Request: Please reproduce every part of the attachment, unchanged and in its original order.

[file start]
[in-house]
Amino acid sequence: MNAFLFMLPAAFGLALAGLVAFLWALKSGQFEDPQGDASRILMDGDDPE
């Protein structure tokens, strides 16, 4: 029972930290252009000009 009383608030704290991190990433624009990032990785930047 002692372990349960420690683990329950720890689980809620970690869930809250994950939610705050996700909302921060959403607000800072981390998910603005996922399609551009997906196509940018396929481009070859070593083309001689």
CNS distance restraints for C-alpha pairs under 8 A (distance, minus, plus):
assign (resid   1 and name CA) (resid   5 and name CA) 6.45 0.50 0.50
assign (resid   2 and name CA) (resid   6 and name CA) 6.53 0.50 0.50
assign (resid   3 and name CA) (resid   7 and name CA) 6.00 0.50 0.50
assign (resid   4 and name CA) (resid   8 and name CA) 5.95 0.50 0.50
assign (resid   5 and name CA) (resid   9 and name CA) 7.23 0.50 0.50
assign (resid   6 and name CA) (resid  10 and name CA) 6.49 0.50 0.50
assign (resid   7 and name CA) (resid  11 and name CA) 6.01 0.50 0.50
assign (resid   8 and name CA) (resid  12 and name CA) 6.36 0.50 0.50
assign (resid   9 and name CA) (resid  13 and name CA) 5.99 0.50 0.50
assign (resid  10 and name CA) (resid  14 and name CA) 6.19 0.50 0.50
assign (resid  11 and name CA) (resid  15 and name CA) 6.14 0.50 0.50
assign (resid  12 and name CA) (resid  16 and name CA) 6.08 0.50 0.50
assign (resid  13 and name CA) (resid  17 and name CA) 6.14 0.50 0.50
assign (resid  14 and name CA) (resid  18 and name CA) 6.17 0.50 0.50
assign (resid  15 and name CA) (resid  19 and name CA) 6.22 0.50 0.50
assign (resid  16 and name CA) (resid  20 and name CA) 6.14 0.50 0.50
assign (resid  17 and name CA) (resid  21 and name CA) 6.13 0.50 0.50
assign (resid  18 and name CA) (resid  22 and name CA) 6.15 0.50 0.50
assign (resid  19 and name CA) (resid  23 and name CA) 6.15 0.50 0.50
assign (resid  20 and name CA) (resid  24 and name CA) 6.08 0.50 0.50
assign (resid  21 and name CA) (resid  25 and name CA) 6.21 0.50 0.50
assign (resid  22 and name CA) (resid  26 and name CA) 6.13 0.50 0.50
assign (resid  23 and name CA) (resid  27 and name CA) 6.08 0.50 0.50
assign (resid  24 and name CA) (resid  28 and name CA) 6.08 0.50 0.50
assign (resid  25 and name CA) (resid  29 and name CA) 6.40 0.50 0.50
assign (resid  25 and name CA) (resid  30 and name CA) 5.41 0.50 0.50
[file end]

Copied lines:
[in-house]
Amino acid sequence: MNAFLFMLPAAFGLALAGLVAFLWALKSGQFEDPQGDASRILMDGDDPE
């Protein structure tokens, strides 16, 4: 029972930290252009000009 009383608030704290991190990433624009990032990785930047 002692372990349960420690683990329950720890689980809620970690869930809250994950939610705050996700909302921060959403607000800072981390998910603005996922399609551009997906196509940018396929481009070859070593083309001689």
CNS distance restraints for C-alpha pairs under 8 A (distance, minus, plus):
assign (resid   1 and name CA) (resid   5 and name CA) 6.45 0.50 0.50
assign (resid   2 and name CA) (resid   6 and name CA) 6.53 0.50 0.50
assign (resid   3 and name CA) (resid   7 and name CA) 6.00 0.50 0.50
assign (resid   4 and name CA) (resid   8 and name CA) 5.95 0.50 0.50
assign (resid   5 and name CA) (resid   9 and name CA) 7.23 0.50 0.50
assign (resid   6 and name CA) (resid  10 and name CA) 6.49 0.50 0.50
assign (resid   7 and name CA) (resid  11 and name CA) 6.01 0.50 0.50
assign (resid   8 and name CA) (resid  12 and name CA) 6.36 0.50 0.50
assign (resid   9 and name CA) (resid  13 and name CA) 5.99 0.50 0.50
assign (resid  10 and name CA) (resid  14 and name CA) 6.19 0.50 0.50
assign (resid  11 and name CA) (resid  15 and name CA) 6.14 0.50 0.50
assign (resid  12 and name CA) (resid  16 and name CA) 6.08 0.50 0.50
assign (resid  13 and name CA) (resid  17 and name CA) 6.14 0.50 0.50
assign (resid  14 and name CA) (resid  18 and name CA) 6.17 0.50 0.50
assign (resid  15 and name CA) (resid  19 and name CA) 6.22 0.50 0.50
assign (resid  16 and name CA) (resid  20 and name CA) 6.14 0.50 0.50
assign (resid  17 and name CA) (resid  21 and name CA) 6.13 0.50 0.50
assign (resid  18 and name CA) (resid  22 and name CA) 6.15 0.50 0.50
assign (resid  19 and name CA) (resid  23 and name CA) 6.15 0.50 0.50
assign (resid  20 and name CA) (resid  24 and name CA) 6.08 0.50 0.50
assign (resid  21 and name CA) (resid  25 and name CA) 6.21 0.50 0.50
assign (resid  22 and name CA) (resid  26 and name CA) 6.13 0.50 0.50
assign (resid  23 and name CA) (resid  27 and name CA) 6.08 0.50 0.50
assign (resid  24 and name CA) (resid  28 and name CA) 6.08 0.50 0.50
assign (resid  25 and name CA) (resid  29 and name CA) 6.40 0.50 0.50
assign (resid  25 and name CA) (resid  30 and name CA) 5.41 0.50 0.50